An Integrated Traverse Planner and Analysis Tool for Planetary Exploration

Aaron Johnson, Jeffrey Hoffman, Dava Newman, Erwan Mazarico, Maria Zuber
2010 AIAA SPACE 2010 Conference & Exposition   unpublished
Future planetary explorations will require surface traverses of unprecedented frequency, length, and duration. As a result, there is need for exploration support tools to maximize productivity, scientific return, and safety. The Massachusetts Institute of Technology is currently developing such a system, called the Surface Exploration Traverse Analysis and Navigation Tool (SEXTANT). The goal of this system is twofold: to allow for realistic simulations of traverses in order to assist with
more » ... re design, and to give astronauts an aid that will allow for more autonomy in traverse planning and re-planning. SEXTANT is a MATLAB-based tool that incorporates a lunar elevation model created from data from the Lunar Orbiter Laser Altimeter instrument aboard the Lunar Reconnaissance Orbiter spacecraft. To assist in traverse planning, SEXTANT determines the most efficient path across a planetary surface for astronauts or transportation rovers between user-specified Activity Points. The path efficiency is derived from any number of metrics: the traverse distance, traverse time, or the explorer's energy consumption. The generated path, display of traverse obstacles, and selection of Activity Points are visualized in a 3D mapping interface. After a traverse has been planned, SEXTANT is capable of computing the most efficient path back home, or "walkback", from any point along the traverse -an important capability for emergency operations. SEXTANT also has the ability to determine shadowed and sunlit areas along a lunar traverse. This data is used to compute the thermal load on suited astronauts and the solar power generation capacity of rovers over the entire traverse. These both relate directly to the explorer's consumables, which place strict constraints on the traverse. This paper concludes by presenting three example traverses, detailing how SEXTANT can be used to plan and modify paths for both explorer types. Nomenclature ! " = terrain slope ! " suit = absorptivity of the space suit ! A " = space suit surface area perpendicular to the sun 2 ! A SA = rover solar array area ! A suit = surface area of the space suit ! C = conductance of the space suit ! c p,suit = specific heat of the space suit ! c p,water = specific heat of water ! " suit = emissivity of the space suit ! " env = emissivity of an environmental component (the lunar surface or deep space) ! E = mechanical efficiency of astronaut locomotion ! E planet = scaling factor for mechanical efficiency of astronaut locomotion on the Moon and Mars ! F suit"env = view factor between the space suit and the environmental component (the lunar surface or deep space) ! g = planetary gravity ! " SA = rover solar array efficiency ! h = heat of sublimation of ice ! I = flux of solar radiation arriving at the lunar surface ! m = explorer mass ! ˙ m water = mass flow rate of water in the liquid cooling and ventilation garment ! m suit = mass of the space suit ! P e = energy of rover electronics' ! P SA = power from rover solar array ! " = Stefan-Boltzmann constant ! t = stage duration ! T atm = internal, atmospheric temperature of the space suit ! T env = temperature of an environmental component (the lunar surface or deep space) ! T LCVG = temperature of water in the liquid cooling and ventilation garment ! T sub = temperature of the water temperature in sublimator of the liquid cooling and ventilation garment ! T suit = external temperature of the space suit ! ˙ Q = generic heat flux ! ˙ Q b = astronaut basal metabolic rate ! ˙ Q env = total environmental heat flux ! ˙ Q ext = external heat flux conducted through space suit ! ˙ Q m = total astronaut energy consumption ! ˙ Q n = heat loss from the astronaut body to the space suit in astronaut locomotion ! ˙ Q s = heat storage of the astronaut body in astronaut locomotion ! ˙ Q suit" env = heat flux between the space suit and the environmental component (the lunar surface or deep space) ! ˙ Q sun = heat flux from direct sun radiation ! ˙ Q total = total space suit heat flux ! ˙ Q waste = space suit electronics waste heat ! v = explorer velocity ! V sun = percentage of the solar disk visible ! W level = explorer energy consumption over level terrain ! W slope = explorer energy consumption over non-level terrain ! ˙ W w = external mechanical work in astronaut locomation ! ˙ W wc = work done by the ground counterforce in astronaut locomotion ! ˙ W wr = work done by moving the body's limbs in astronaut locomotion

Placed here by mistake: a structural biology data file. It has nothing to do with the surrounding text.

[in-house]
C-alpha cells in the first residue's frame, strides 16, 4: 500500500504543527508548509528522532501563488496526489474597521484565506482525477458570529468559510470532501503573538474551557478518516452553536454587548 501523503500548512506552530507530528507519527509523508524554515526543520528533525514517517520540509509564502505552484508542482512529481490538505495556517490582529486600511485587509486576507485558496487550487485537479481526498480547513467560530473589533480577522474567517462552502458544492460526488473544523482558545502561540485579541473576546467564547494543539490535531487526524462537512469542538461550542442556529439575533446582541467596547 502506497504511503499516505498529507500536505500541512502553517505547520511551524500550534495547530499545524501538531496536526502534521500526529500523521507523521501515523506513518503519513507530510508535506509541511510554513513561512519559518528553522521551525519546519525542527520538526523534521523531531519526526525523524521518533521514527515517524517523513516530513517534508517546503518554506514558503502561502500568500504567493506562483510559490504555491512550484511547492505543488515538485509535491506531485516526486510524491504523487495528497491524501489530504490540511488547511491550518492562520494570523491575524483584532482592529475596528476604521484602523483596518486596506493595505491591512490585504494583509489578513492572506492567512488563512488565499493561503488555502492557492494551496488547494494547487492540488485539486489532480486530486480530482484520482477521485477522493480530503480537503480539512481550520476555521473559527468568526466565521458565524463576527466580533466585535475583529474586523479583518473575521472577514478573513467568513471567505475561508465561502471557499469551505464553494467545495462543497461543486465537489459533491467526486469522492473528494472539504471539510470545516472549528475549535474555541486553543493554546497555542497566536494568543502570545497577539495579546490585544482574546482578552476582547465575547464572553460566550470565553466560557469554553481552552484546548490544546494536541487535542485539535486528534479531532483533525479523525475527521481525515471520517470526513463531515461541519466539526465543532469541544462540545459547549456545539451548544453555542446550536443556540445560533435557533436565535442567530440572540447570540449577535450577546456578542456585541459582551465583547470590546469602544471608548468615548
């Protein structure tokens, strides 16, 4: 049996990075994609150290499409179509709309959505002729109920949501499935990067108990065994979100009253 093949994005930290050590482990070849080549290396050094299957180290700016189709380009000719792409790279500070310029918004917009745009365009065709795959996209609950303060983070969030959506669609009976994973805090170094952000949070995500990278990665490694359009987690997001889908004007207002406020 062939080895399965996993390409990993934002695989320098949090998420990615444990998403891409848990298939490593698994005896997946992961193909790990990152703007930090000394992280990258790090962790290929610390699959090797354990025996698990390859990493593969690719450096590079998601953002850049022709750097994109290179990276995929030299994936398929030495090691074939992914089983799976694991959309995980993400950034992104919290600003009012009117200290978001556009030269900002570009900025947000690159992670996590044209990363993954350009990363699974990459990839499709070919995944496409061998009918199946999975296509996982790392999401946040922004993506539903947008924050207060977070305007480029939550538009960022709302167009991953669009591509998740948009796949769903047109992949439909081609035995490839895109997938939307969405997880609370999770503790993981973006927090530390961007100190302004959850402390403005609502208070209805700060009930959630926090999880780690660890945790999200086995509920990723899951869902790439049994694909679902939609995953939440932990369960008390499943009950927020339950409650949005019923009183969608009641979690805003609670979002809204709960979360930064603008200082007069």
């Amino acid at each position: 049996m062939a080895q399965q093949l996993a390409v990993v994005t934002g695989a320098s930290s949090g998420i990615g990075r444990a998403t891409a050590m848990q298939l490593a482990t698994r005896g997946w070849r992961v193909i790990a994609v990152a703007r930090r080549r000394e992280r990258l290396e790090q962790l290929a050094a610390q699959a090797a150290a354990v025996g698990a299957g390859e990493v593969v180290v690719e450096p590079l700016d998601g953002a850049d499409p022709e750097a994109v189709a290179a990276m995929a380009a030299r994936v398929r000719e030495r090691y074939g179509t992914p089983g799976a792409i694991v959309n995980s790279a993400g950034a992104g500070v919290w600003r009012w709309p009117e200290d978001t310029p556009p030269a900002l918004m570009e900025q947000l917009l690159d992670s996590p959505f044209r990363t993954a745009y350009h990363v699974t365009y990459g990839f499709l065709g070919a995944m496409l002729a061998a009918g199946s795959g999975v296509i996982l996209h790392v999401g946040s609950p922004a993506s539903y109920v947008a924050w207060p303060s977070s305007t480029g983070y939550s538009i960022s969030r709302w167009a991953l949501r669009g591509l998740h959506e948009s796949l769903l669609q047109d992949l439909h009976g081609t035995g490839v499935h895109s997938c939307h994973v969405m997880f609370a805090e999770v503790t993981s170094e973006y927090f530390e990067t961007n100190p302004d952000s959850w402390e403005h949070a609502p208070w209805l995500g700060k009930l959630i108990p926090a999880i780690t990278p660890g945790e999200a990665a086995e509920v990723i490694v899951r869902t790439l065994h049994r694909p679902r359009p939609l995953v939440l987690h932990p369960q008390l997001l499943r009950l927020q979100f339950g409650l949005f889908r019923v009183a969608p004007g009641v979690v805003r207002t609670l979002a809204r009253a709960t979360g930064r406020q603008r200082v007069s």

doi:10.2514/6.2010-8829 fatcat:5wsd4yr6lfaxbg5j4ucsweezn4